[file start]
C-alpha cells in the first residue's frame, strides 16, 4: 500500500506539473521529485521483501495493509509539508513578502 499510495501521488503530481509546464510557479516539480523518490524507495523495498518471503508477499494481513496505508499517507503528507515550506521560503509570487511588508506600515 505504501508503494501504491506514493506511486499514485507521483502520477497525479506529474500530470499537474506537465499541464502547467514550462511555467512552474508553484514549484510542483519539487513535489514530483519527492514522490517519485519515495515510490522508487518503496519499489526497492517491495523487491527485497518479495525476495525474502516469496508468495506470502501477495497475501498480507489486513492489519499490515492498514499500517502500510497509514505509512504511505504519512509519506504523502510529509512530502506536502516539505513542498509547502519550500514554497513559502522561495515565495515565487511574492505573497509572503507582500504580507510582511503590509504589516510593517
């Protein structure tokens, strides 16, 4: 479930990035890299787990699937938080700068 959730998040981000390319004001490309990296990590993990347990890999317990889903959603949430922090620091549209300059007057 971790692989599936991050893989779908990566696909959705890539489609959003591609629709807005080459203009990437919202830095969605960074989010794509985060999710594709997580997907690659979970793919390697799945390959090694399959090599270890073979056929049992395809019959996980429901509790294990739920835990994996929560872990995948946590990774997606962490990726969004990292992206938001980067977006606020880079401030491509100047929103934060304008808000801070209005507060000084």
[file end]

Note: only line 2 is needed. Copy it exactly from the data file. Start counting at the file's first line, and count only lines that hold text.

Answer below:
């Protein structure tokens, strides 16, 4: 479930990035890299787990699937938080700068 959730998040981000390319004001490309990296990590993990347990890999317990889903959603949430922090620091549209300059007057 971790692989599936991050893989779908990566696909959705890539489609959003591609629709807005080459203009990437919202830095969605960074989010794509985060999710594709997580997907690659979970793919390697799945390959090694399959090599270890073979056929049992395809019959996980429901509790294990739920835990994996929560872990995948946590990774997606962490990726969004990292992206938001980067977006606020880079401030491509100047929103934060304008808000801070209005507060000084």